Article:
If we can have awards for social media campaigns and HR policies we can bloody well have them for the brilliant women (and men) who make the world of women's cycling so exciting, entertaining, inclusive and all round awesome.

So please, PLEASE, head on over to Total Women's Cycling to vote in the awards. There are 16 categories in total, you don't have to vote in all of them but there's definitely something for everybody. Making these awards a success is the best way to ensure they're around for years to come.

Here are a few of my votes:

Cycle clothing brand of the year: No surprises here, I'm team AnaNichoola ALL THE WAY. I love everything founder and designer Anna Glowinski makes so much I'd divorce my husband and re-marry him in an AnaNichoola wedding dress if one was available. It's not just that her stuff is great - although it really is - I also hugely admire Anna's drive and ambition, and how she is making women's cycling aspirational, glamorous and fun.

Online cycling retailer of the year: I do have a special place in my heart for sponsors Velo Vixen but my vote goes to Founder Debbie has been stocking women-specific kit that doesn't make one look like a complete penis and advising ladies on how to not make their bums look big whilst cycling for ten years. Also, she's completely lovely and has become one of my cycling BFF's on Twitter. Unrelated and boring fact, my elder daughter's nickname is Minx. This is sadly not in Debbie's honour but I like the coincidence.

UK cycling event of the year: IG London Nocturne. It was like London 2012 all over again. No, I can't talk about it. It's STILL TOO SOON.

Women's cycling event of the year: AnaNichoola VeloJam, baby! Read why here.

Women's cycling blogger of the year: No, not me. I am awesome, don't get me wrong, but the gorgeous Jools Walker, aka Lady Velo of Velo-City-Girl fame, has been blogging about all things bike for way longer and with way more dedication than I. Plus she's also a cycling BFF on Twitter and thoroughly lovely.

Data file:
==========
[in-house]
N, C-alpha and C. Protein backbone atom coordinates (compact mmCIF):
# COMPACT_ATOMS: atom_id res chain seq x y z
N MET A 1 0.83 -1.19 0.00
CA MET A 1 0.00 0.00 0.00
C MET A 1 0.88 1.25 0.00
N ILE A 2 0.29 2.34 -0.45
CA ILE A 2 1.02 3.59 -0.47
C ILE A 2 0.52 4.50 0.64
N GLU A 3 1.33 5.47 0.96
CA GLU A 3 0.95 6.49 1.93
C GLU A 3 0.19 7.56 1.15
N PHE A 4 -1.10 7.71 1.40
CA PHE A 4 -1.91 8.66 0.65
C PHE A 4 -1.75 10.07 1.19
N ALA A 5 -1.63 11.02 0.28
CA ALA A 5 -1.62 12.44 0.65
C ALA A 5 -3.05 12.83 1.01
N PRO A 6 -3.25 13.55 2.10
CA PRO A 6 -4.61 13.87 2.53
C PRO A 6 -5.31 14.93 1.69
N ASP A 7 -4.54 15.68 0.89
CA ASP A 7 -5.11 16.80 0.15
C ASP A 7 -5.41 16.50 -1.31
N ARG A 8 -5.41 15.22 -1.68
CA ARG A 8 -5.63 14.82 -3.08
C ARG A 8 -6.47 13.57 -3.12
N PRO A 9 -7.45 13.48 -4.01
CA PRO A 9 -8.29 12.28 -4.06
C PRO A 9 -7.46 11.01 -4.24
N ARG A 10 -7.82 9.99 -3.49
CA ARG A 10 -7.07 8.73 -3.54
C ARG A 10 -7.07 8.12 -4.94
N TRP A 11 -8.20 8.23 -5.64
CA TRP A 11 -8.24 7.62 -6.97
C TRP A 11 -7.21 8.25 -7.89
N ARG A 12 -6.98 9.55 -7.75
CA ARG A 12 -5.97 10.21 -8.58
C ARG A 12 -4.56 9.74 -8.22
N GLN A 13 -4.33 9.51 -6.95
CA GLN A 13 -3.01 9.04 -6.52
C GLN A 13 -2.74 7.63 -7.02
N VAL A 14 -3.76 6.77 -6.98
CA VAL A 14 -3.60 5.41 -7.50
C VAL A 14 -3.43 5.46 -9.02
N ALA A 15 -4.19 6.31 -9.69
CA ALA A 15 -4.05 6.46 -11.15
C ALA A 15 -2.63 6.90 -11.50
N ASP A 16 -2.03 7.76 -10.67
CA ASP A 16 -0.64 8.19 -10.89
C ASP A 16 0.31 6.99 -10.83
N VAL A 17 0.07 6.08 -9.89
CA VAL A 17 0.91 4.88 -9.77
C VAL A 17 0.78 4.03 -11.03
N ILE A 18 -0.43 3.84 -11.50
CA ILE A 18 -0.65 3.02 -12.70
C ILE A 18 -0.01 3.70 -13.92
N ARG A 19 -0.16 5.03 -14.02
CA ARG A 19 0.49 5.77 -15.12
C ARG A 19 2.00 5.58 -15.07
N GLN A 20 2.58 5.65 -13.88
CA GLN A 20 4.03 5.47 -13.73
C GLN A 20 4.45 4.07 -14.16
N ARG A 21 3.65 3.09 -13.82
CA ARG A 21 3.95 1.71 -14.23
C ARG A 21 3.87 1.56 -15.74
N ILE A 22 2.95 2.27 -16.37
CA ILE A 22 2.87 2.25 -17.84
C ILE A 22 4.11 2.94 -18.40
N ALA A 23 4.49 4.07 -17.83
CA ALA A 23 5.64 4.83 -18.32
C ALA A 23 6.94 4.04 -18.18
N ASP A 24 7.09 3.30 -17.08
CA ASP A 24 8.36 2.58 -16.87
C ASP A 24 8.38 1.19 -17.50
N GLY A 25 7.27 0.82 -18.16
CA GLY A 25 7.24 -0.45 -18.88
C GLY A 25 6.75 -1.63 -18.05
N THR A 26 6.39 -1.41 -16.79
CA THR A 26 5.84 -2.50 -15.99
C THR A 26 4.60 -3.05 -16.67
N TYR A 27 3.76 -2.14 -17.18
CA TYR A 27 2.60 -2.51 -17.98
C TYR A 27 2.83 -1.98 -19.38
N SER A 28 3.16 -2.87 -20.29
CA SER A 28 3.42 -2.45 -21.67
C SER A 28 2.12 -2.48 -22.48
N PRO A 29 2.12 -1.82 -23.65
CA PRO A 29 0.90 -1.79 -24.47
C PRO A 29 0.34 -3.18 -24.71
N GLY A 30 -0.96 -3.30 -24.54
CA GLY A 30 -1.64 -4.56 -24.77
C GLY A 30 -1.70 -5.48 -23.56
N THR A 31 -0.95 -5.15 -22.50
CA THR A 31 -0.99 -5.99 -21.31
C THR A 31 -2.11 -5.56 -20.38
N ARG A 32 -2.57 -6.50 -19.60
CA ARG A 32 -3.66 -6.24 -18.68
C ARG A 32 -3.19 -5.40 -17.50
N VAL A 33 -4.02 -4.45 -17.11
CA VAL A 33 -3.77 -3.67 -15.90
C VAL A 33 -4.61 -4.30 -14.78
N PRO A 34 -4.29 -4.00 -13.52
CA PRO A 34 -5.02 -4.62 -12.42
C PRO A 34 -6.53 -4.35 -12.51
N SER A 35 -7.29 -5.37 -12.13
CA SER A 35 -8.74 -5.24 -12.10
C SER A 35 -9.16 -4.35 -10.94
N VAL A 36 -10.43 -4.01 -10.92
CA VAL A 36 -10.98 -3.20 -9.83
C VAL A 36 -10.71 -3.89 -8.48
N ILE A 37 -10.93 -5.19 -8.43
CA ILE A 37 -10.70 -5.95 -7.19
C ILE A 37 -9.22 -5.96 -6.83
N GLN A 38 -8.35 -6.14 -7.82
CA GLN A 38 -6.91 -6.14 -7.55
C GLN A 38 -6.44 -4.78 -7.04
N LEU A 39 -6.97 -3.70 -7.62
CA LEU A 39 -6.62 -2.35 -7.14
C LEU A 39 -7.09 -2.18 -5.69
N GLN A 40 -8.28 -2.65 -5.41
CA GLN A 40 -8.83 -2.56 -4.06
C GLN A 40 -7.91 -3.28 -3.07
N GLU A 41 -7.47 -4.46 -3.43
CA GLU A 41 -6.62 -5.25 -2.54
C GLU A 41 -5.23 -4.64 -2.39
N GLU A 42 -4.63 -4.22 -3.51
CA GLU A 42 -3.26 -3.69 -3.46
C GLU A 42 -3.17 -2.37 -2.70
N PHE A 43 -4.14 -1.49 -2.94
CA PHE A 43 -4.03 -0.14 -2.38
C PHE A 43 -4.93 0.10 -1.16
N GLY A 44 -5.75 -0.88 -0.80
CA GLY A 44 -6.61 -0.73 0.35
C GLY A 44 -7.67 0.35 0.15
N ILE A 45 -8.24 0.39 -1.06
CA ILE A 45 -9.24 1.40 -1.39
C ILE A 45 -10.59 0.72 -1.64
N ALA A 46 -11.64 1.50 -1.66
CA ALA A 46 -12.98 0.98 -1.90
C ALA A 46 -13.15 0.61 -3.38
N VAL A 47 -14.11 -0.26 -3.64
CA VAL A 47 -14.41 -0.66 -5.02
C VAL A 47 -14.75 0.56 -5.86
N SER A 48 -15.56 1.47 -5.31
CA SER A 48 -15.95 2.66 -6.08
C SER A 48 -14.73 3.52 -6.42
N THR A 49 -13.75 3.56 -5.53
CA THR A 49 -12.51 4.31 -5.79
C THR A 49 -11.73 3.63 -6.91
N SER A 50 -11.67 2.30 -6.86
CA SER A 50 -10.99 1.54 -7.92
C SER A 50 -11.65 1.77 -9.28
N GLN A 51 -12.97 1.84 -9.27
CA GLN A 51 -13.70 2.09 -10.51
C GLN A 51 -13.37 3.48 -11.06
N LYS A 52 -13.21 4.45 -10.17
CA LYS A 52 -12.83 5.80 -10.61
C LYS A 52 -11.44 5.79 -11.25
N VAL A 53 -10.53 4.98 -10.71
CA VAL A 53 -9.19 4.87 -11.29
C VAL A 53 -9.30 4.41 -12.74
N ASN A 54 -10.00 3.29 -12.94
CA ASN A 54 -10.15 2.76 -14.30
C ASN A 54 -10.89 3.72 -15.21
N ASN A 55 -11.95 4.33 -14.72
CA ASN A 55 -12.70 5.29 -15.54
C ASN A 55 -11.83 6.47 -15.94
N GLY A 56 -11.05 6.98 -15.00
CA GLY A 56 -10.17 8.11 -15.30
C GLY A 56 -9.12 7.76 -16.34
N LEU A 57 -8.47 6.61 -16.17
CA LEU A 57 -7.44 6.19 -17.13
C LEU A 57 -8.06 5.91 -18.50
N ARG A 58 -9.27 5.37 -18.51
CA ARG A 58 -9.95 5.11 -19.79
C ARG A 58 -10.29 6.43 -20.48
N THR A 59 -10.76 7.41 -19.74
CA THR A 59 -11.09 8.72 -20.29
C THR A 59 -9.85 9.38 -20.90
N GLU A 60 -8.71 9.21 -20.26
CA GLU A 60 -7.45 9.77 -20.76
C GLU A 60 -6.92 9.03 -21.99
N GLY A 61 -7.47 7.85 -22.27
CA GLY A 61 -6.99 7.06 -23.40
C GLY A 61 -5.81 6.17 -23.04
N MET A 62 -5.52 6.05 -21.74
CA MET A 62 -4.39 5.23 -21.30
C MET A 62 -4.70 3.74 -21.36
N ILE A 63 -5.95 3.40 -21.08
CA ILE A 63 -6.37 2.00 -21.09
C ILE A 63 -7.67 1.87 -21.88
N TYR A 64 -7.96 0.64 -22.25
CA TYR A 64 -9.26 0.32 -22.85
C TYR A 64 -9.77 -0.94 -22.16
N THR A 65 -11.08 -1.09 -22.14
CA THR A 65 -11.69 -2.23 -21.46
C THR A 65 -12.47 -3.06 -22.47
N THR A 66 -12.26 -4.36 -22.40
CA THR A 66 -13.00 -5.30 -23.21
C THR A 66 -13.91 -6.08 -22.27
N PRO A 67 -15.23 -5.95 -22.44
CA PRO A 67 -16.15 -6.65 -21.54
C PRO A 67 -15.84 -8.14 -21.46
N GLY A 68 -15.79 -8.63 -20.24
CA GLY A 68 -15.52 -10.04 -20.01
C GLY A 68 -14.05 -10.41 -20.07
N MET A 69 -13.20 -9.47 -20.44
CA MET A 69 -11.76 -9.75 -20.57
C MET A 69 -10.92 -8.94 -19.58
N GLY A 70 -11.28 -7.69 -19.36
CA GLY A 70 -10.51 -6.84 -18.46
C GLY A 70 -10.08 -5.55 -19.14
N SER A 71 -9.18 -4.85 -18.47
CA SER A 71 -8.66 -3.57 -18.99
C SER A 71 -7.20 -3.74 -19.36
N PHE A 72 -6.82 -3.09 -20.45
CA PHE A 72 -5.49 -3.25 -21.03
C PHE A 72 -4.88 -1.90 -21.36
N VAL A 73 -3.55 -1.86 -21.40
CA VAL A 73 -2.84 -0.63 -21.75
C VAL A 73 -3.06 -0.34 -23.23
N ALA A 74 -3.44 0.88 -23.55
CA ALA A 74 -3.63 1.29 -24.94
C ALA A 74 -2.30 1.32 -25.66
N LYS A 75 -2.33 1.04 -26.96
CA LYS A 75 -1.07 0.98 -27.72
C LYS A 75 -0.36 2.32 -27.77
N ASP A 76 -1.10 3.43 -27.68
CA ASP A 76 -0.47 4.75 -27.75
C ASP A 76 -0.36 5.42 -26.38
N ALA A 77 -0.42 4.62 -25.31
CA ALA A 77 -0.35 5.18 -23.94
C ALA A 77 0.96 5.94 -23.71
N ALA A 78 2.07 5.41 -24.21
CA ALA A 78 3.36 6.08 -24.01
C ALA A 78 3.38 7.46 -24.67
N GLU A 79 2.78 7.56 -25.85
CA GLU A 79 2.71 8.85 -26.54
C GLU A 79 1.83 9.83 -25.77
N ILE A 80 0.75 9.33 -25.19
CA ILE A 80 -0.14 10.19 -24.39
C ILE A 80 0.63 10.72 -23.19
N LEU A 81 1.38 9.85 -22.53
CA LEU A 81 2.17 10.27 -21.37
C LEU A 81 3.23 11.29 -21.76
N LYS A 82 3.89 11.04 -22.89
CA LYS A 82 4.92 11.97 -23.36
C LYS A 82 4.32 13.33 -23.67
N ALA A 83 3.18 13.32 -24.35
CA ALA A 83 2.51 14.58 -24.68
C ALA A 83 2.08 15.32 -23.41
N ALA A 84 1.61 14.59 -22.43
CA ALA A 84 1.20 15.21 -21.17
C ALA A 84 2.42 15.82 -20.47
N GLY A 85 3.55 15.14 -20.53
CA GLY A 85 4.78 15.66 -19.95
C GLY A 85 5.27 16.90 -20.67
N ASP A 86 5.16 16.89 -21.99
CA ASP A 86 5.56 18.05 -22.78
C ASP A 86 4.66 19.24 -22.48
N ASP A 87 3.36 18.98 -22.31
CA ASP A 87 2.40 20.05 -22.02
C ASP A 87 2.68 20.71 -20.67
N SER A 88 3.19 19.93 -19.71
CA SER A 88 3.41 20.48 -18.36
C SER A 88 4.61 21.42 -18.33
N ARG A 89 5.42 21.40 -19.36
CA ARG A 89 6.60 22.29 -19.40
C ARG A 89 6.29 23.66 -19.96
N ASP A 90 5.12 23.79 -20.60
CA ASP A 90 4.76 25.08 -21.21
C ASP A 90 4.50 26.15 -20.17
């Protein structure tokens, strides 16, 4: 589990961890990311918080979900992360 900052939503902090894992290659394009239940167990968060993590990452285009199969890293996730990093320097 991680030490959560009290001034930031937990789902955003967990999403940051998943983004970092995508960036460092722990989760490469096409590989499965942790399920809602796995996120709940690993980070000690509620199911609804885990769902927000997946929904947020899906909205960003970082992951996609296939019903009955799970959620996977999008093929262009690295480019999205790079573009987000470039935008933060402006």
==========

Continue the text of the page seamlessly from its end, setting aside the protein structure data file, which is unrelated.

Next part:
Women's cycling team of the year: MuleBar Girl - Sigma Sport. I am SUCH a fangirl. I absolutely love the ethos of this group of women. Read why here

Pro-rider of the year: There can only be one winner and when it comes to the UK cycling scene the winner is usually Hannah Barnes. So Hannah Barnes it is.

Women's cycling personality of the year: Kirsty Ho Fat, editor of Total Women's Cycling. Kirsty loves what she does so much and works so hard she once emailed me saying 'I wish I didn't actually need to sleep as it gets in the way'. Kirsty is a wonderful ambassador for her brand and is leading Total Women's Cycling to the success it truly deserves.

Unsung cycling heroine: I'm voting for the very gorgeous, very inspiring and very lovely Wiesia Kuczaj because I haven't met anybody more altruistically passionate about women's cycling. V manages and rides for MuleBar Girl and helps run weekly women's track sessions at Herne Hill Velodrome. VeloJam was her and Anna's brainchild and encompasses the inclusive attitude and sense of fun she brings to women's cycling. (She's also a model for AnaNichoola but is far too modest to shout about this from the rooftops)

There you go, these are my votes. Who gets yours?

Monday, 11 November 2013


Something has happened to me.

I took this photo on Sunday after a chat on Twitter about #dangerpanda, the brilliantly named phenomenon of a no-hands shot of yourself on a bike. The Flickr group is here if you're interested. Obviously as soon as I heard about it I knew I had to do my own shot.

The above was my best attempt. I couldn't take both hands off the handlebars for more than a split-second, let alone look up at the camera.

This is frankly absurd. I used to challenge myself to see how far I could get no-handed. I could easily manage several miles, including relatively challenging hills.

It's part of a bigger and more worrying phenomenon. Since getting back on the bike after having my second baby I've started to fear hills. Sounds sensible, I hear you say, ascending is tough when you're flabby and out of shape.